Brison’s departure a wake-up call for Atlantic Liberals

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Scott Brison has always had a great political antenna and, while he said his decision was family-based, his reflection had to include a review of the party’s political popularity meter in Nova Scotia.

By Sheila Copps
First published in The Hill Times on January 14, 2019.

OTTAWA—Scott Brison’s surprise departure is a wake-up call for Atlantic Liberals.

His successor will have big shoes to fill.

Brison was always ahead of the curve. One of Canada’s first openly gay Members of Parliament, he moved seamlessly from the Progressive Conservatives to the Liberals when the Tory party severed with its progressive wing.

Brison was a great minister and MP, continually re-elected and popular in Ottawa and his constituency.

He posted seven successive election victories and served as a capable, no-nonsense minister in two Liberal governments. He also found time to build strong hometown ties, fathering two daughters with his partner Maxime Saint-Pierre. The retirement will not doubt provide more time to spend with his growing family.

As Brison’s social media post said “now is the time for others to walk that path, and I pass the baton knowing that Canadians will always collectively make the wise, democratic choice that puts good women and men in the Parliament of Canada, year after year, election after election.”

Brison has always had a great political antenna and, while he said his decision was family-based, his reflection had to include a review of the party’s political popularity meter in Nova Scotia.

In the last election, Liberals swept Atlantic Canada with Brison garnering 70 per cent support in his riding. It goes without saying that will not be the outcome of the next election.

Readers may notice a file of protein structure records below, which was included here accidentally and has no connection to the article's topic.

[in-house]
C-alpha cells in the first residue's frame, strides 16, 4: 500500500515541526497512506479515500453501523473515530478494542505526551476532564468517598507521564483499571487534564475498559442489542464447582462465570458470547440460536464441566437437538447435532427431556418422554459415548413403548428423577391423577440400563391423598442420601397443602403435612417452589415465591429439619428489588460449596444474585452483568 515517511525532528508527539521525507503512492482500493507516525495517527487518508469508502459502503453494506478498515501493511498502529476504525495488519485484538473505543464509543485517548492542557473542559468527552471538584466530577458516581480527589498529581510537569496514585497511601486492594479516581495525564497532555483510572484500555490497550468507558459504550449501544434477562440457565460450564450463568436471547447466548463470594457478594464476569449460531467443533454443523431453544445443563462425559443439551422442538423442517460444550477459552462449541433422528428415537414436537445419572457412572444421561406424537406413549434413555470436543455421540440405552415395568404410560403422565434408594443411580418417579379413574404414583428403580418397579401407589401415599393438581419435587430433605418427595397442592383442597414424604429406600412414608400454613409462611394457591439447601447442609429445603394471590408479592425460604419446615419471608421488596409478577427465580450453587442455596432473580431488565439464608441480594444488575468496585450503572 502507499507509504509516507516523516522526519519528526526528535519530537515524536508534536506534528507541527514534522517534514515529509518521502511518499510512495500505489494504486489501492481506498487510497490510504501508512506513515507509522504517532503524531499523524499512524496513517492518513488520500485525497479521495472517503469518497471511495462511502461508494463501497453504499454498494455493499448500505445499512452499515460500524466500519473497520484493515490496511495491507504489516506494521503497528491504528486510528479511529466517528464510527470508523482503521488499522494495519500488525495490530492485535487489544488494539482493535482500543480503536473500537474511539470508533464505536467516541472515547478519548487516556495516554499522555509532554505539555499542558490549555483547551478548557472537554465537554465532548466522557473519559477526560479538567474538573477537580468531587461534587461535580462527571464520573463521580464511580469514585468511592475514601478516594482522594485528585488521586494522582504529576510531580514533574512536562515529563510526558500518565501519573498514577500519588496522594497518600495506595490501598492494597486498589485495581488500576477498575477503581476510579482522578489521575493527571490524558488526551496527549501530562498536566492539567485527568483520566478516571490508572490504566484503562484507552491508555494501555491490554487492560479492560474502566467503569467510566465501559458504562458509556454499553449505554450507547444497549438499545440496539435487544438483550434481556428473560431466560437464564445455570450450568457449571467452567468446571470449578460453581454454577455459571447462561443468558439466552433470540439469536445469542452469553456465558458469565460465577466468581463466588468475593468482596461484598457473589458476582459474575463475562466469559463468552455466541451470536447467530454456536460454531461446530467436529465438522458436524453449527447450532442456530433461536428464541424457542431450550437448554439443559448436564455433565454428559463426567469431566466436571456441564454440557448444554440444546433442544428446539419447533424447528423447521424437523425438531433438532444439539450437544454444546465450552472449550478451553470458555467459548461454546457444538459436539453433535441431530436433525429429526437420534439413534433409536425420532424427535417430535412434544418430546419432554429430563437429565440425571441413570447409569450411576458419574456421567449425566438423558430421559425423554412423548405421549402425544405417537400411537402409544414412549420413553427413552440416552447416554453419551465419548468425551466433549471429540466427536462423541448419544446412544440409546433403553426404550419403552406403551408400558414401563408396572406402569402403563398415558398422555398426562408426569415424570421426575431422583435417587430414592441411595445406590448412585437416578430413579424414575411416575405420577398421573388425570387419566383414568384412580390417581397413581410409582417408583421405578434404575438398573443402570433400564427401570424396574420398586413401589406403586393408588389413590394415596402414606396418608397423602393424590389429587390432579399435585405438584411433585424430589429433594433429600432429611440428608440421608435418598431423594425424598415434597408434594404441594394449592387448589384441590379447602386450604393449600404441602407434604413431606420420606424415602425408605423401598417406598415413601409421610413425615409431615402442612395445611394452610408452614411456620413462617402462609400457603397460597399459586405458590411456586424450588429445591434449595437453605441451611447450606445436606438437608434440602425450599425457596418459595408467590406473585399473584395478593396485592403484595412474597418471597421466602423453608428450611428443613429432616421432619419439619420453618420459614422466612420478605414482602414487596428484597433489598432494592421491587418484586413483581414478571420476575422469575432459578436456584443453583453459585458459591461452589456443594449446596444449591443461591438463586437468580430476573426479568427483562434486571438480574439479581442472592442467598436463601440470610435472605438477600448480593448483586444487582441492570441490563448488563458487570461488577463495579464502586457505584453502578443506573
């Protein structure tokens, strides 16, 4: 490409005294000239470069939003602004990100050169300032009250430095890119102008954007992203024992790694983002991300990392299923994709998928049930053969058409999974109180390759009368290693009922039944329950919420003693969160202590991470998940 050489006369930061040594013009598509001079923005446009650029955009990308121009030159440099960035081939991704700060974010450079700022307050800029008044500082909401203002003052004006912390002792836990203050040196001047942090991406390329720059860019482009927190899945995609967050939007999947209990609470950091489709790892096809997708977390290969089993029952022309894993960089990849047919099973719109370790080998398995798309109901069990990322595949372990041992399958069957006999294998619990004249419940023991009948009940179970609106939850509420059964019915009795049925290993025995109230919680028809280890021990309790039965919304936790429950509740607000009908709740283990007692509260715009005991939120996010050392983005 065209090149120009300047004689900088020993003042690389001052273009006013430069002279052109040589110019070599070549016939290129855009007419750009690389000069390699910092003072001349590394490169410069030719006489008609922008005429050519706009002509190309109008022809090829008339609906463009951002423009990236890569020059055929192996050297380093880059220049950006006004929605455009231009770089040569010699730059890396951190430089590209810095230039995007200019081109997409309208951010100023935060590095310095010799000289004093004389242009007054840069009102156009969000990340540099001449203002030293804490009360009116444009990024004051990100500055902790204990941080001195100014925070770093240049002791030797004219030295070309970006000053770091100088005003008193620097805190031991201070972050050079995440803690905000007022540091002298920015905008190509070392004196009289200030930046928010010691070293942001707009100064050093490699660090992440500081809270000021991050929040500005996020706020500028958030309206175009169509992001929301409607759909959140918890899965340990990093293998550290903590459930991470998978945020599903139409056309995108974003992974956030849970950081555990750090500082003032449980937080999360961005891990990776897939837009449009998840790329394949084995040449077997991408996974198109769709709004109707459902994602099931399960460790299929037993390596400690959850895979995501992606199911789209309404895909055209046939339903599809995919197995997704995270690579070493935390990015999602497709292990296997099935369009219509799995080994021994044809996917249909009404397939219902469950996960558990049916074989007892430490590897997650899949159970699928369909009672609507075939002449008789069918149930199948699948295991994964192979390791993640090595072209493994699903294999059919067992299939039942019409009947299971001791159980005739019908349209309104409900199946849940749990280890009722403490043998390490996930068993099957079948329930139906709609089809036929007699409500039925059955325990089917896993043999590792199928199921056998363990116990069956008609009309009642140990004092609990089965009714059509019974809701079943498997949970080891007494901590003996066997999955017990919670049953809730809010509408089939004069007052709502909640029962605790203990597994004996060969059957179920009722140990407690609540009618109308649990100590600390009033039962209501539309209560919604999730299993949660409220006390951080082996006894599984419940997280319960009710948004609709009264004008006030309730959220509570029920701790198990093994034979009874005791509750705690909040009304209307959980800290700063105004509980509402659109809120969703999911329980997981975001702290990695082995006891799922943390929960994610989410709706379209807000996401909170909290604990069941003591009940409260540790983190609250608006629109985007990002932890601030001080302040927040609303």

The Liberals have nowhere to go but down. And unlike most other parts of the country, the biggest beneficiary of Liberal losses will be the Conservative Party.

Brison’s own riding was always blue until he decided to cross the floor and the constituents entrusted their confidence in him.

Tory popularity is on the rise in the East. The Liberals are definitely down but not out.

But the Grit focus on pipelines in the West has left their longtime supporters wondering what is in it for them.

Brison was a senior minister in Atlantic Canada. With his resignation, the region has lost a national heavyweight but that will be addressed this week.

With the exception of Dominic LeBlanc and Lawrence MacAulay, other Atlantic ministers are junior in rank and experience. Some in the party are complaining that the region is underrepresented in cabinet.

With election year kicking in, it is tough to point to a visionary eastern project that will excite voters in the next campaign. While the country is deeply involved in the government’s attempt to facilitate a western pipeline, there does not seem to be a similar Atlantic agenda.

Having made a British Columbian breakthrough in the last campaign, Prime Minister Justin Trudeau undoubtedly wants to hold onto his gains.

But in the down and dirty world of electoral politics, the most important supporters are those who have been with you longest.

Atlantic Canada has been a bastion for Liberals even during tough times.

And they might be feeling a little taken for granted.

Brison said all the right things about his support for the party and his intention to help win the next election.

But by voting with his feet, he becomes the first Liberal to leave on the eve of an election.

The New Democrats have bled resignations in the past year, and that is usually a portent of diminishing electoral expectations.

If Jagmeet Singh is not successful in the upcoming byelection, the party will undoubtedly see more departures.

As for the Tories, Andrew Scheer has a bounce in his step and his team appears to be solidly gearing up for the fight.

Brison’s decision may be a solitary one. But if more Liberals decide to leave, there is a message in that as well.

One of the challenges of the new fixed date election system is that the campaign is already off and running even though the date is Oct. 21.

Every decision is now seen through an election lens. The Brison story has the potential to move from a single resignation to that of a potential eastern narrative.

Trudeau delivered on the marijuana promise, and Nova Scotia is actually the biggest beneficiary of that decision.

But the party’s electoral hopes in Atlantic Canada could go up in smoke if they don’t have anything more to offer.

A carbon cheque will not cut it, as people will be happy to cash in and vote for the competition.

The reality is that most regions do not decide on what government did yesterday. They want to know what is coming tomorrow.

Sheila Copps is a former Jean Chrétien-era cabinet minister and a former deputy prime minister. Follow her on Twitter at @Sheila_Copps.

Atlantic Canada is waiting.